Great Western Insurance Company created the My Careletter® program to help families cope with bereavement. It features 12 free, monthly newsletters about grief support that are sent following a loved one's funeral. Sign up to receive the newsletters in the mail or through email.
After losing a loved one, it's natural to start wondering, 'How do I want to be remembered?' Preplanning can help you record your answers.
A new look at the stages of grief model can make the pathway to healing less rocky when you're mourning a loved one.
Learn the right things to say — and what not to say — when helping a grieving loved one cope with loss.
Feeling sad after the death of a loved one is normal, but when symptoms of grief persist, you may need grief counseling to help you progress.
If the loss of a loved one consumes your mind and causes your relationships to suffer, you may be experiencing complicated grief.
When someone passes, planning the funeral is the first of many tasks you’ll need to complete. One of the biggest chores is processing paperwork. To help you weed through it, we’ve compiled a list of forms you may need to fill out to settle your loved one’s affairs.
It’s important to find grief support and connect with others after a life partner passes. A lack of interest in social activities is normal following loss, but ongoing senior isolation can be dangerous.
You've just lost a loved one. You're consumed by grief and can't think what to do next. Use this outline to walk through what to do when someone dies, step-by-step.
The caregiver’s grief process is unique because grief and loss start before the death of the loved one. These before and after losses have their own characteristics and stages of grief to work through.
When a loved one dies, you need time — to grieve and to begin the healing process. That’s why it’s necessary to understand what, if any, bereavement leave your employer offers. This list of bereavement leave questions and answers will get you started.
If you’re struggling with unmanageable grief attacks during bereavement, this guide can help you understand what grief panic attacks are and how to cope with them.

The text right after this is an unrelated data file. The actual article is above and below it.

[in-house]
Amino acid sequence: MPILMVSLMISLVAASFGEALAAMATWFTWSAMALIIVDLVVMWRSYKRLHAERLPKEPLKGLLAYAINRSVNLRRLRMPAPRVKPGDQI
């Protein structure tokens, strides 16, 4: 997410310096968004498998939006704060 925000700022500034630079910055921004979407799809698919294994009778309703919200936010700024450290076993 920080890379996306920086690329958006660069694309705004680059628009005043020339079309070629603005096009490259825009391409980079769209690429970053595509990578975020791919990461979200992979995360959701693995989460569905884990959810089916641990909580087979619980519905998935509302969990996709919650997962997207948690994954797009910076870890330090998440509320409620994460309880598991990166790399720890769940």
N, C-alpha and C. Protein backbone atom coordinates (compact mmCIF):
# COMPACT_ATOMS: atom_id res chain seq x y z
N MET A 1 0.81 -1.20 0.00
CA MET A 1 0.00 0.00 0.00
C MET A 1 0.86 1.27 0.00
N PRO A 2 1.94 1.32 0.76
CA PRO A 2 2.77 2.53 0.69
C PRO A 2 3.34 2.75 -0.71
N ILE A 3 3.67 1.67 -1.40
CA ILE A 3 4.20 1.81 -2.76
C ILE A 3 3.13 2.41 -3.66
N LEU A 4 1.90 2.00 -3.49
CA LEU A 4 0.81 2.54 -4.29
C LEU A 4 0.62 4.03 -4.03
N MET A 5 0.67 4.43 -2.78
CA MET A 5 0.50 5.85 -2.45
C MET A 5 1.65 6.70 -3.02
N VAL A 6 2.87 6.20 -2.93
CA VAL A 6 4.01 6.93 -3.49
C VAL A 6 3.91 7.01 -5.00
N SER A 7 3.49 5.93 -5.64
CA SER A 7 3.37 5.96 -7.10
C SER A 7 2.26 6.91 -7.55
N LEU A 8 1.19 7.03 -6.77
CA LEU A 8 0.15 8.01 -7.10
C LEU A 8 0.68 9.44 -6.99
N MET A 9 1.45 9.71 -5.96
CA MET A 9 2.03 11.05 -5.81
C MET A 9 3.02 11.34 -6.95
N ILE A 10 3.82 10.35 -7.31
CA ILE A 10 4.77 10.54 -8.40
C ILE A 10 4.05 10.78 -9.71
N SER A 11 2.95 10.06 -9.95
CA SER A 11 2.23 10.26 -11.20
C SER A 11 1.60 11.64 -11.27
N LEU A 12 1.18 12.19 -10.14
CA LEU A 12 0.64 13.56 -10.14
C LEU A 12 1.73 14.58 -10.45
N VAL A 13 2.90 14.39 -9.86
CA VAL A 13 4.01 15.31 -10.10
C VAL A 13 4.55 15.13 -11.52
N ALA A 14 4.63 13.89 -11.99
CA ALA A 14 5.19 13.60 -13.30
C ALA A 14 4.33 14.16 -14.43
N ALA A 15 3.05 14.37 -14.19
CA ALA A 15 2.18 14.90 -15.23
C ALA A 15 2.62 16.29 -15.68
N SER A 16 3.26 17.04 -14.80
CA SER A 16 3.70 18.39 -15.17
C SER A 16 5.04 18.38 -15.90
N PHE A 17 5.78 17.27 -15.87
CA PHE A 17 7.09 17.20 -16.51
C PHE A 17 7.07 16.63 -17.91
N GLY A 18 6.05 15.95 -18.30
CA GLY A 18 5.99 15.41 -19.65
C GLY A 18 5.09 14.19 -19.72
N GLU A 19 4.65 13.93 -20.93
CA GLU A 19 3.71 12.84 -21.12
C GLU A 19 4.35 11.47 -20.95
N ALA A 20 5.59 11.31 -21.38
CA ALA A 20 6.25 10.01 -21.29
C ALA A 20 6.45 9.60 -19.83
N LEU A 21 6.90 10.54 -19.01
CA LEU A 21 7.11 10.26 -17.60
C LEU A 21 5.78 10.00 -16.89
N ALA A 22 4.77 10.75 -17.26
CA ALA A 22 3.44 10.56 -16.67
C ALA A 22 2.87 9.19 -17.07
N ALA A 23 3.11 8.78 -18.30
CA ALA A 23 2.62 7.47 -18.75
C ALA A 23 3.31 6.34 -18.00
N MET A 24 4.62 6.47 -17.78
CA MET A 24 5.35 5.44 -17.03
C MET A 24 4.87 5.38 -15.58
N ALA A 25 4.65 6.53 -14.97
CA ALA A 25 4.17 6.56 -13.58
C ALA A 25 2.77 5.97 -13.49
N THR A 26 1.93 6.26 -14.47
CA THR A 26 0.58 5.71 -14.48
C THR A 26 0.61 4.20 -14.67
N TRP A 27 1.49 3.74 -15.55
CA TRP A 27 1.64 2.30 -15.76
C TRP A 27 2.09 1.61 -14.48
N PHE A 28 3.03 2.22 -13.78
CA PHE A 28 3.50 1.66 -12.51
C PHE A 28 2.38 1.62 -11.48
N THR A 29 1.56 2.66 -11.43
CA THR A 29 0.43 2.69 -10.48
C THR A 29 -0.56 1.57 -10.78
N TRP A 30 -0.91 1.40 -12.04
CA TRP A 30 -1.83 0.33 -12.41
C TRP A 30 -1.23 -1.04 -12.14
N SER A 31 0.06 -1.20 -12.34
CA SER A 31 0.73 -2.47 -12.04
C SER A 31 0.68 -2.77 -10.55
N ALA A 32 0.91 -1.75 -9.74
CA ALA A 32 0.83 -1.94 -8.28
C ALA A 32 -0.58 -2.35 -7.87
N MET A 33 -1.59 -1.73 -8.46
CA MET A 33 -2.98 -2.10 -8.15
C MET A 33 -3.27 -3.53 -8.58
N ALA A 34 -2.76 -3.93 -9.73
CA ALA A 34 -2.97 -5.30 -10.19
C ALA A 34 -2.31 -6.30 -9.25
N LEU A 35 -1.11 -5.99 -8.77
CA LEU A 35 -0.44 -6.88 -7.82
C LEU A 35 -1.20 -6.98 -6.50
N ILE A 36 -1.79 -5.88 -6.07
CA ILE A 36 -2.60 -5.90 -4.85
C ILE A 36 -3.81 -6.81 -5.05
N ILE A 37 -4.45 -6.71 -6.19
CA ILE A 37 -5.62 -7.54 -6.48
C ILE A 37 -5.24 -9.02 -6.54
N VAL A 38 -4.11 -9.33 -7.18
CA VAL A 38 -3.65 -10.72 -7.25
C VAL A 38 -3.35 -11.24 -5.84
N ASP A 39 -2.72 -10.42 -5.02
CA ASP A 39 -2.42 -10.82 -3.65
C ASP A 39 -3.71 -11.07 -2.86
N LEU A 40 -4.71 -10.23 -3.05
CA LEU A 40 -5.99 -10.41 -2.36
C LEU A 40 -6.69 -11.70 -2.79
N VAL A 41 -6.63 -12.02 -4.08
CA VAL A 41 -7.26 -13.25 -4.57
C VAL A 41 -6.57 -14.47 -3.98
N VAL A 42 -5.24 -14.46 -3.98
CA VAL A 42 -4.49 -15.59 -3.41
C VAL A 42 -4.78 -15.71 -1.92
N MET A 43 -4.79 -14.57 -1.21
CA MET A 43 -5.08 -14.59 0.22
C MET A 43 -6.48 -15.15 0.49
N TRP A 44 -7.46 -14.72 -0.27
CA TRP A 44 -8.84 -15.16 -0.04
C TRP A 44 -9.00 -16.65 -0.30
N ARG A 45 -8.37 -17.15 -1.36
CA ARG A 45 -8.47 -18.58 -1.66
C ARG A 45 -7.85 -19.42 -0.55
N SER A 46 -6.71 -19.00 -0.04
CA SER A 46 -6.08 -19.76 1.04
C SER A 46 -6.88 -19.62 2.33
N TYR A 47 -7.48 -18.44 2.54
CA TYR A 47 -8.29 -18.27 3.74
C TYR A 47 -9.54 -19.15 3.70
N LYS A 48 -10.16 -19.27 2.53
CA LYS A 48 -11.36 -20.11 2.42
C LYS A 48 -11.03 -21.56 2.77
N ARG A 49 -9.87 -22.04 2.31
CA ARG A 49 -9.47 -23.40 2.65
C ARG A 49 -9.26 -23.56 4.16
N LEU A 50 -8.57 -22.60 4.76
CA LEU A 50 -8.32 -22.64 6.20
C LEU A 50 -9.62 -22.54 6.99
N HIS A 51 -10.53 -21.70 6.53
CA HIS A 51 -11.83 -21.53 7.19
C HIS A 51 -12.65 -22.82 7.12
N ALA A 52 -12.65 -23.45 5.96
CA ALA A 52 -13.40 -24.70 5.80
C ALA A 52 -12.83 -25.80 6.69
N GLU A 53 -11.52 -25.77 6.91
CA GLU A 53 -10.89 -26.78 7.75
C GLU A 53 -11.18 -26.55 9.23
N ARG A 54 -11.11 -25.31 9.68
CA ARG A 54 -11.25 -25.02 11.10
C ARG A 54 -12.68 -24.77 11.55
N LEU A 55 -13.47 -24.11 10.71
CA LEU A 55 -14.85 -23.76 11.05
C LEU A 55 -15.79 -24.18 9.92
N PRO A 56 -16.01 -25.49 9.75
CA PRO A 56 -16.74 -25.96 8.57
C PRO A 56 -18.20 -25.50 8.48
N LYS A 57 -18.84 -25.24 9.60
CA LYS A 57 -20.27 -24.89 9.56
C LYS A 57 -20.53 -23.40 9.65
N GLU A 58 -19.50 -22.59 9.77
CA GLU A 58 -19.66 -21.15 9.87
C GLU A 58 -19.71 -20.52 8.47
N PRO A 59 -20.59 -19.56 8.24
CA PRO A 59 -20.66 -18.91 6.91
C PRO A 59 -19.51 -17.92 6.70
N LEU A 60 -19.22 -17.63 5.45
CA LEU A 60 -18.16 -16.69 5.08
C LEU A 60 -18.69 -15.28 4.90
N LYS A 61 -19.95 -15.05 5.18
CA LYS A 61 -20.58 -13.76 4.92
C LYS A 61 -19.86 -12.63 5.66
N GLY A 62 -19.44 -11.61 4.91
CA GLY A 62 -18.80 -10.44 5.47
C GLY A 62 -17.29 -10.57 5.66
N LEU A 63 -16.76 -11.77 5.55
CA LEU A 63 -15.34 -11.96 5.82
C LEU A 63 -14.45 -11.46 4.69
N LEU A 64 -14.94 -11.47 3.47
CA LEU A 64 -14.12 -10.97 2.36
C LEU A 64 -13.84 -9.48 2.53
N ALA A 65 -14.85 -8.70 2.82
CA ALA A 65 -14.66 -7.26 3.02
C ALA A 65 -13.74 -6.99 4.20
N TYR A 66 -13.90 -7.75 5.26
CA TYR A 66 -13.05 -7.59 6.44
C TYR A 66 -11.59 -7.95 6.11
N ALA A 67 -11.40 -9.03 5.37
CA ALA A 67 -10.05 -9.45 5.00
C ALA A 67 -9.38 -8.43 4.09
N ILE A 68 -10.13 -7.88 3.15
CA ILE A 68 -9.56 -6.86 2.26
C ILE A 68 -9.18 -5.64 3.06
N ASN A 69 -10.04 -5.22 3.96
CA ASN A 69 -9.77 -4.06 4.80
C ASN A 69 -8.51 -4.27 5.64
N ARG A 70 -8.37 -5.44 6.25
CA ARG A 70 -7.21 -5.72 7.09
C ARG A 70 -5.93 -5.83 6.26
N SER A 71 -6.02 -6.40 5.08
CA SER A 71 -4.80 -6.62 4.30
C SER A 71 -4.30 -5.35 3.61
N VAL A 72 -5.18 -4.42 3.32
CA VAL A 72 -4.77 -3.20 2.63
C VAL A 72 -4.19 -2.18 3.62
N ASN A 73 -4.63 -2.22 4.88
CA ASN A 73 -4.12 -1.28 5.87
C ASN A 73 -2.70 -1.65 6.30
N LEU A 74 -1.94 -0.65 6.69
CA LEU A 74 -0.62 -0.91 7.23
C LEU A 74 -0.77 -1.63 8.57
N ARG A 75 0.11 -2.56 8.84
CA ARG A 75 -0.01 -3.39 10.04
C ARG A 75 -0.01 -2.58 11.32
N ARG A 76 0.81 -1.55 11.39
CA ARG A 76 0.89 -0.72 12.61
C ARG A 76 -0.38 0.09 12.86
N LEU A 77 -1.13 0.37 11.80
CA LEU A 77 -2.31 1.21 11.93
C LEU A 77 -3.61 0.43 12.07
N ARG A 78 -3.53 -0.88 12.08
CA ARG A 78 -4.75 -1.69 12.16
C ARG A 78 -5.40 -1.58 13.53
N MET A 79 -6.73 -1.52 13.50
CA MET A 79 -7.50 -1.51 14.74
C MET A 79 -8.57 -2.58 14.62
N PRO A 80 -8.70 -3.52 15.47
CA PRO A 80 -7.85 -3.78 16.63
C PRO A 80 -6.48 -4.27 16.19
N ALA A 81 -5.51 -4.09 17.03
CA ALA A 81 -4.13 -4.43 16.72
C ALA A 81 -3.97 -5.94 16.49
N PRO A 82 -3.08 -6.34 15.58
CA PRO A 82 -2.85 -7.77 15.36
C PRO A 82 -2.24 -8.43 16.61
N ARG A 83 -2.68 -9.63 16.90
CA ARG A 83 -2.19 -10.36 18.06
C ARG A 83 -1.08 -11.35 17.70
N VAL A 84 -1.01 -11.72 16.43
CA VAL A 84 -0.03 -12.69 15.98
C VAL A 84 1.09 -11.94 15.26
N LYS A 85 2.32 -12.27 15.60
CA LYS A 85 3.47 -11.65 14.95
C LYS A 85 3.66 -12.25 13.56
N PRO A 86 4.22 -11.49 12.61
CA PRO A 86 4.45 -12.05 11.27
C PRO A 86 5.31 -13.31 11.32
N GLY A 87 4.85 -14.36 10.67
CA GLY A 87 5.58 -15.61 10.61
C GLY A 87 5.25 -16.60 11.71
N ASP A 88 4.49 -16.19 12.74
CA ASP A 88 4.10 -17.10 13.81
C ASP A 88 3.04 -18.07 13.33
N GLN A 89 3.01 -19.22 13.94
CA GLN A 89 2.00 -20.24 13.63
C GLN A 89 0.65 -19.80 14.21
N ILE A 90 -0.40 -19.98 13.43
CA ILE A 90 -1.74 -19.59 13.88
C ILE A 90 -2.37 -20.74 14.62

Use these techniques to stay emotionally, mentally, and physically healthy while grieving a loss.
Grief support groups try to connect you with others, but not everyone feels comfortable sharing their emotions. That’s why finding the right format to receive grief support is as important as seeking it in the first place.
As you’re working through the stages of grief, it’s common to stir up bereavement guilt. To help you avoid being stuck in that phase for too long, we’ll help you understand what you’re feeling and how to cope.
Children grieve in a much different way. Their perception of death and their grieving process change in each developmental stage. That's why it’s important to explain death to a child in an age-appropriate manner.
If you don’t have time to attend in-person grief support groups or seek grief counseling, the following grief books and blogs can offer assistance on your schedule.
Many families face bereavement scams after the loss of a loved one. But if you know what to look for, you can avoid being scammed and focus on finding grief support.
Some bereaved use actions instead of emotions to grieve and to turn grief into positive effects. These stories may inspire you to do similarly as you’re coping with grief.
Grief is difficult enough on its own, but it seems to be magnified during the holidays. Try these 12 ideas to cope with grief during the holiday season.
Search for grief support resources, such as in-person groups, online forums, and phone hotlines, available in your area.